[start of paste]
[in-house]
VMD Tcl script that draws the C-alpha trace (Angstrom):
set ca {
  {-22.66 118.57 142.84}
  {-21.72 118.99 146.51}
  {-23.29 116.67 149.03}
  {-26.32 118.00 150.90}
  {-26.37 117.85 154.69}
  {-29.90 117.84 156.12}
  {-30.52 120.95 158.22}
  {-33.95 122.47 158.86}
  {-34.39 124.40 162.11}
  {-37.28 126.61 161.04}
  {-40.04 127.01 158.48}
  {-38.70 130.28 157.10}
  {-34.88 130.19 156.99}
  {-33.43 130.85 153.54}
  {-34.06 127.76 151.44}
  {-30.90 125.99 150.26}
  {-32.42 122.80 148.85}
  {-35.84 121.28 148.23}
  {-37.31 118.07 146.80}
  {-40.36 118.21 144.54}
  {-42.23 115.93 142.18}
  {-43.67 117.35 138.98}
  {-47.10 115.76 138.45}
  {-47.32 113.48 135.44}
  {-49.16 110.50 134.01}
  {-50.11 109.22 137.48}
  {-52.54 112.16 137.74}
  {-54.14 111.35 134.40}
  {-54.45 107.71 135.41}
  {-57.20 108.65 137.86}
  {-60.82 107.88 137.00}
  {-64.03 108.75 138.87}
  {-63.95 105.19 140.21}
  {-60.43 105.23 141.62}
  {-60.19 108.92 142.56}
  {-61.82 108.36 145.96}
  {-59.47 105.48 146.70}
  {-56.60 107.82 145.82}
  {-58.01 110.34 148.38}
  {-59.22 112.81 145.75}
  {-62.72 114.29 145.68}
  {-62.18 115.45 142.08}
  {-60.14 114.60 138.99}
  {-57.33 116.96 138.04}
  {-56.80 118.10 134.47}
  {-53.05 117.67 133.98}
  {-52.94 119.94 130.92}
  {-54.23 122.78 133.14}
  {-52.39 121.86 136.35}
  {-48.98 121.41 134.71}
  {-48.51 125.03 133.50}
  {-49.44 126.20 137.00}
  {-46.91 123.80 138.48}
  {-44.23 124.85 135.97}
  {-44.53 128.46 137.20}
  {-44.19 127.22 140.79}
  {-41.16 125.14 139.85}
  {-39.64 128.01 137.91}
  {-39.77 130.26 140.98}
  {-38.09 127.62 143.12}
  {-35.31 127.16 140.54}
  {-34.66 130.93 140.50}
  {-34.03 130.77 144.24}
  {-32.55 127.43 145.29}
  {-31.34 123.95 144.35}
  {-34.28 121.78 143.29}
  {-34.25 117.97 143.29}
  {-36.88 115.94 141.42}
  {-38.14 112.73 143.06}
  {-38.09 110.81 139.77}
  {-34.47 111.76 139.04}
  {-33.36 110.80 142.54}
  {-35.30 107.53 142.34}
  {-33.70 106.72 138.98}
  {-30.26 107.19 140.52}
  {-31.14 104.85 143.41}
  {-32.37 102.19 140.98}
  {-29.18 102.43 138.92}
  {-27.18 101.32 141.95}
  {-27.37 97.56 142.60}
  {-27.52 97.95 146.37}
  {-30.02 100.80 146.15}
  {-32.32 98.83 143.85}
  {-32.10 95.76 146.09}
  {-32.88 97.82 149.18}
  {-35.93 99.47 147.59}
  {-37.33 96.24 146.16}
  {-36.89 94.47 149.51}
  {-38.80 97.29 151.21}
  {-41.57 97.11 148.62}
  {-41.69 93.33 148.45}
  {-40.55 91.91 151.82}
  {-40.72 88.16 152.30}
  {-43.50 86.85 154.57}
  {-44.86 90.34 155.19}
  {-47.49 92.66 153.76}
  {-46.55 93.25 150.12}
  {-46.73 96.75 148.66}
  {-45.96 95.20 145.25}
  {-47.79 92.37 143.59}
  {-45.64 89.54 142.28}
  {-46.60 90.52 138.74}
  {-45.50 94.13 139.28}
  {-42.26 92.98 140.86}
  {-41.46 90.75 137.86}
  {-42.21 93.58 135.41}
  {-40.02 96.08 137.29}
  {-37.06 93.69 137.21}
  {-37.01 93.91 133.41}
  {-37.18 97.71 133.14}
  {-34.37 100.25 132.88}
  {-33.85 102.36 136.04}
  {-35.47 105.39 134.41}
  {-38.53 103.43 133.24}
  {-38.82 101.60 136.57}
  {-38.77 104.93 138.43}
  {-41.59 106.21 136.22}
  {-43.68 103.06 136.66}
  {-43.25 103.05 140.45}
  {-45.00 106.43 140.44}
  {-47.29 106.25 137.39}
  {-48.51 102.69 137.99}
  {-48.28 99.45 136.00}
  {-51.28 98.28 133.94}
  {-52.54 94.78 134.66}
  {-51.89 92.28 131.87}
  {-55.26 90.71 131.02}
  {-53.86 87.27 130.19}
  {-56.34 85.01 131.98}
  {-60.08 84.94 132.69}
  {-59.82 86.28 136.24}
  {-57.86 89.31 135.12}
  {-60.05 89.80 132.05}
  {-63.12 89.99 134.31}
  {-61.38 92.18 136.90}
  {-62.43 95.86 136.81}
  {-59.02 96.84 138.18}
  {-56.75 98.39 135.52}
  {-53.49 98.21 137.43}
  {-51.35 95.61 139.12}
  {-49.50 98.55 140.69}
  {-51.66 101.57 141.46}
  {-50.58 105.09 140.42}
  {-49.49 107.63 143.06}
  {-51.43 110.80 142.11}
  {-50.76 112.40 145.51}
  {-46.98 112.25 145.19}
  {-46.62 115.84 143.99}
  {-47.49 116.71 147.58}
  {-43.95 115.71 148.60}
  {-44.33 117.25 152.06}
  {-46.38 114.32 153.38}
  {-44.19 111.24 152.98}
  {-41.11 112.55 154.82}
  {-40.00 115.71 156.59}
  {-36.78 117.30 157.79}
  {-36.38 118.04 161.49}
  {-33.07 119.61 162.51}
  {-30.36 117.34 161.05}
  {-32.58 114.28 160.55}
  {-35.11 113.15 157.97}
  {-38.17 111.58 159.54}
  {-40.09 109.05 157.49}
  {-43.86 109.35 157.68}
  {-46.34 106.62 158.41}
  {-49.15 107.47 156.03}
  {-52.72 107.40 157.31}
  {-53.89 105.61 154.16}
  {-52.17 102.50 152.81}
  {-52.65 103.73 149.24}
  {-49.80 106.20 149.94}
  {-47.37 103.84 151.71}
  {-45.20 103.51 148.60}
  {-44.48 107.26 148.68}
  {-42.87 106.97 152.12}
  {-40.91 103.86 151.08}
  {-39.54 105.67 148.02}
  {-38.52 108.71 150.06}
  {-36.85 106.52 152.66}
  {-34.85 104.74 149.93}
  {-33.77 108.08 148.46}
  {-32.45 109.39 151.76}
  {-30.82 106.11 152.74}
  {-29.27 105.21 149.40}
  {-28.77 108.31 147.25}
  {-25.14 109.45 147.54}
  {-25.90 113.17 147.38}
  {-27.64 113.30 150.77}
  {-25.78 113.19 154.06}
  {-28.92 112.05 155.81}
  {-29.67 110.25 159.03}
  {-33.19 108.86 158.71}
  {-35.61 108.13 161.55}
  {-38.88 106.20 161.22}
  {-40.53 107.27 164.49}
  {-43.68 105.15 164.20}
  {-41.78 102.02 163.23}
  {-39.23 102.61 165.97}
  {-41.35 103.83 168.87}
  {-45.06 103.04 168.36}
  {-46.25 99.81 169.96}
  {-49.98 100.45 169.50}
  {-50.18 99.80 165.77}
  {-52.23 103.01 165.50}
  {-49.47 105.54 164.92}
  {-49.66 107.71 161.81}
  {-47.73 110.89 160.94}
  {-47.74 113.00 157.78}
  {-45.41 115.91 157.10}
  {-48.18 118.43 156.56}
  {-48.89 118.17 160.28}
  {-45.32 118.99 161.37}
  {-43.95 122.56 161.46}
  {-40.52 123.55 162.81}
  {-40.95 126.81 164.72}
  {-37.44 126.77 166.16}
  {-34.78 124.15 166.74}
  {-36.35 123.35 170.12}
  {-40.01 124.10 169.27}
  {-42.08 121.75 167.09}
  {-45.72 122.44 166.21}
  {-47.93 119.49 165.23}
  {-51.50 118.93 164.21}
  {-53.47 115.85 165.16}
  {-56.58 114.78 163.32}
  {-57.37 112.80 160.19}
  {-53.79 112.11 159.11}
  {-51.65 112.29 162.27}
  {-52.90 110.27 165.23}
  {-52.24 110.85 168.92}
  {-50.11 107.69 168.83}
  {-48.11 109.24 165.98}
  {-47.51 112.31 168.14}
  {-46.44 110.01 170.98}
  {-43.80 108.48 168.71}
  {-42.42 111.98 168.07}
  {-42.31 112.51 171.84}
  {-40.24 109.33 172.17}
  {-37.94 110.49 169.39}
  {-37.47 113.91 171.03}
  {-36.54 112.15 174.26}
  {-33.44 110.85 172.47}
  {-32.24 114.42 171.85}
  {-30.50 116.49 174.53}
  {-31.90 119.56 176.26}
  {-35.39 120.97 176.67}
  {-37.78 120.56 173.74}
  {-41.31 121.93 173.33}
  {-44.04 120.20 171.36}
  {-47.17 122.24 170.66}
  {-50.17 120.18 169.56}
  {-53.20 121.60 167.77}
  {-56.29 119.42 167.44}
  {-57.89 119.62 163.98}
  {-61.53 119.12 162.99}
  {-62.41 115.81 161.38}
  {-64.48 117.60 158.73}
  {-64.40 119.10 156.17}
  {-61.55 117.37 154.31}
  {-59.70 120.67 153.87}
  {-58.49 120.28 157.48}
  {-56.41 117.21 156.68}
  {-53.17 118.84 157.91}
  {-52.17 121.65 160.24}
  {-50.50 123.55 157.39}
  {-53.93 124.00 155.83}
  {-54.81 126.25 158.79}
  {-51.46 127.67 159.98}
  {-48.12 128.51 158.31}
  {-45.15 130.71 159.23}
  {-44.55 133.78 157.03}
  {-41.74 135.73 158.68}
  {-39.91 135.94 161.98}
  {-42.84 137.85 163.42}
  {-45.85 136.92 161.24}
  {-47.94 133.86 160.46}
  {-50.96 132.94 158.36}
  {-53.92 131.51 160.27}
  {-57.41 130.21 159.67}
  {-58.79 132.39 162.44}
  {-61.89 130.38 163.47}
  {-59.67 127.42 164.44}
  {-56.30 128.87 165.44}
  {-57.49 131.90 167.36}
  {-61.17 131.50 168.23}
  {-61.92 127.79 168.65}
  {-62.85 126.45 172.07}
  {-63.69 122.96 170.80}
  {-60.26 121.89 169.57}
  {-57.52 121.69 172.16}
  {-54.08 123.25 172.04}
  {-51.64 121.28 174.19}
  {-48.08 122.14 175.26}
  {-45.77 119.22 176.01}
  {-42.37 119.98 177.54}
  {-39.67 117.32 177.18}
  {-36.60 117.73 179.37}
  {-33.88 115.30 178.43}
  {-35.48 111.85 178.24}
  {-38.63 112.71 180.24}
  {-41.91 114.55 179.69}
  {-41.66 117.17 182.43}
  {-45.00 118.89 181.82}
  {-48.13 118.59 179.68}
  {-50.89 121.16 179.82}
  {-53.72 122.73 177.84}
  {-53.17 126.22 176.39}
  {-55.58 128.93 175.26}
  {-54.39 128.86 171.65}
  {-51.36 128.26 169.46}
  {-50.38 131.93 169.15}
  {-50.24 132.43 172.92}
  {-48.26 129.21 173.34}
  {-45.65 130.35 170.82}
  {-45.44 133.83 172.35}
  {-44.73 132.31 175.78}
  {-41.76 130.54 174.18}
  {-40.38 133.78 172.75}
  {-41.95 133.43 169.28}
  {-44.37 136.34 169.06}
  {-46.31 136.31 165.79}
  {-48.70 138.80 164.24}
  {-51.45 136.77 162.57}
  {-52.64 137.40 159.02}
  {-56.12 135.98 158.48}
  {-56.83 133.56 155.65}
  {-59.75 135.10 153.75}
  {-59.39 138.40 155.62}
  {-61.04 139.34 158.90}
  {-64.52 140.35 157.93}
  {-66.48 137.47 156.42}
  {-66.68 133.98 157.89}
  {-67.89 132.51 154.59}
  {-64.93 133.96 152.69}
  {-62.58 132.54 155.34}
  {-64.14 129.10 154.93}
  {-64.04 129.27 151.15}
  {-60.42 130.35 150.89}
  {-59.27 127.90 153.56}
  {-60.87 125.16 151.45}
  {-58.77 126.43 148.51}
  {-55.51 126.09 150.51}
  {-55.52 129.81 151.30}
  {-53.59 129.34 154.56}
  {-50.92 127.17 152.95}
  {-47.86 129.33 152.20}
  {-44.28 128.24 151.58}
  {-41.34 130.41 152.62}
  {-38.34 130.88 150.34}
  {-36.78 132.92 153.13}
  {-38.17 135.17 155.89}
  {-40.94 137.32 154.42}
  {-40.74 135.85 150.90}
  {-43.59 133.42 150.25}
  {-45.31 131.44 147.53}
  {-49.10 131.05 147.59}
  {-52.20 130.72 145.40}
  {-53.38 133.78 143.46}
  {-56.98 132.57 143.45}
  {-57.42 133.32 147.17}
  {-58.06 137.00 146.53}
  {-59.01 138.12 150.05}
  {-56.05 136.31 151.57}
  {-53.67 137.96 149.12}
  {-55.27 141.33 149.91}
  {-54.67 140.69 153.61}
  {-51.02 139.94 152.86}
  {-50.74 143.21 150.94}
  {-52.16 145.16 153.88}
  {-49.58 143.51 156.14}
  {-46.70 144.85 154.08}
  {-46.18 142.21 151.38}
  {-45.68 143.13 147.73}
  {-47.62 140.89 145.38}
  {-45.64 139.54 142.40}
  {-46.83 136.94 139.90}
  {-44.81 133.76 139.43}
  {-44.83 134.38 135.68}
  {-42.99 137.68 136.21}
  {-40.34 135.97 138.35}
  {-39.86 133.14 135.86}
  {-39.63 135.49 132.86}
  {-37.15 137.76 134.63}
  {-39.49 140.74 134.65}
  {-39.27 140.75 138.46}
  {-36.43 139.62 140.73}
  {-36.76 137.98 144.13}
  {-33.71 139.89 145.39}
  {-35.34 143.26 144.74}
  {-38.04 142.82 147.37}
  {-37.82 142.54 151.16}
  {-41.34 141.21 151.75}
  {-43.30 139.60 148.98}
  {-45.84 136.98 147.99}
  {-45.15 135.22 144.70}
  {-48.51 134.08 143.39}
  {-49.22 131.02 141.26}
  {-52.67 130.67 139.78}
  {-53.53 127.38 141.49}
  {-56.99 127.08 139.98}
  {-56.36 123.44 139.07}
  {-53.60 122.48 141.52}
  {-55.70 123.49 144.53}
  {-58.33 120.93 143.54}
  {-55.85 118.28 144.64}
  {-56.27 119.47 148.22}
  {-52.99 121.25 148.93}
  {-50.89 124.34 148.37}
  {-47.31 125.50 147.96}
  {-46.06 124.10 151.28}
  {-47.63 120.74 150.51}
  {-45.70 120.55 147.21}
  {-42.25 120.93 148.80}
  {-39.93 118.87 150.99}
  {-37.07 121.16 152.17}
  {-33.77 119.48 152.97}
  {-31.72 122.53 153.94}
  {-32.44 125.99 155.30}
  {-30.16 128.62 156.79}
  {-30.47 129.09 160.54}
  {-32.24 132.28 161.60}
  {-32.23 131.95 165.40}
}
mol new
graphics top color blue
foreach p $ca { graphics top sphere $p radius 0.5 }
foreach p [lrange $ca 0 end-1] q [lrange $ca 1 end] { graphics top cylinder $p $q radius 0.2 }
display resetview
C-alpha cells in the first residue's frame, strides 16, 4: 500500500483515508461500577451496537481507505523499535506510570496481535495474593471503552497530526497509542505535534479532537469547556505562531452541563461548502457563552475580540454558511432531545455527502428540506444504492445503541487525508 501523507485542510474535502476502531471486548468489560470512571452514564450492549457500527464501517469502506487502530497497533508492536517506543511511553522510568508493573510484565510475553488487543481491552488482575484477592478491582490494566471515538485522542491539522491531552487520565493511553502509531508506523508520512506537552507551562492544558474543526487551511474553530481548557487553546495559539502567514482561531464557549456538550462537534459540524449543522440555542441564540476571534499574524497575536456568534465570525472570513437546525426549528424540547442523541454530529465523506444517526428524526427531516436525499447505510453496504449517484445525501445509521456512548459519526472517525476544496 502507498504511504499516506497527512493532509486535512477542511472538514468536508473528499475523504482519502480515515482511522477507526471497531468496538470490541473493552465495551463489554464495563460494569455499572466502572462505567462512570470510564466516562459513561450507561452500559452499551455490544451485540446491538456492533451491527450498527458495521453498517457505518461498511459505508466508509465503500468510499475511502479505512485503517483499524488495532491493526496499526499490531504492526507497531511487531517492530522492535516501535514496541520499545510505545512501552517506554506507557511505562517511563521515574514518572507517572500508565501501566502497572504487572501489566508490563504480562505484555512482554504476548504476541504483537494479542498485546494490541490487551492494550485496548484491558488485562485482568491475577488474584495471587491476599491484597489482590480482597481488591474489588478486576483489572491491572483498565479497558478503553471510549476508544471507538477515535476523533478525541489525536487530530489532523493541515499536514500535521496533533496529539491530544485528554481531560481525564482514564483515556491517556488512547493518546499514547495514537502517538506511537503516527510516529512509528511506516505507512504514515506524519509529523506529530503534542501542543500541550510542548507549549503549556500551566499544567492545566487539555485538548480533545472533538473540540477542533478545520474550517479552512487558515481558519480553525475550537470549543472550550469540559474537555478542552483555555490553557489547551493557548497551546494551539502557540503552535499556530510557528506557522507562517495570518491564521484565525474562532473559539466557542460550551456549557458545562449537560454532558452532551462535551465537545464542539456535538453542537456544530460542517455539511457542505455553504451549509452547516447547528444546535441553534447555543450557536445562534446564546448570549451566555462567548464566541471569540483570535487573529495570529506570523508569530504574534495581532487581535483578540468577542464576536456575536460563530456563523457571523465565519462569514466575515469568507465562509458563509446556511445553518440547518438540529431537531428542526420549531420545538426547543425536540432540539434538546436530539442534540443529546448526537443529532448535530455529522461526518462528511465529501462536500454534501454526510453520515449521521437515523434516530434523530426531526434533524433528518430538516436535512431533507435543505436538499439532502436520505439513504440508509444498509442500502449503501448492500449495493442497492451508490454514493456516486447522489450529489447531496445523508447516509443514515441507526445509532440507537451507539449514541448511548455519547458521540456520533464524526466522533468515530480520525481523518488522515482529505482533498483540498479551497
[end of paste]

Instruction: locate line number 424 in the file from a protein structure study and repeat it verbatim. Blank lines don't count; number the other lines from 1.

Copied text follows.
  {-32.24 132.28 161.60}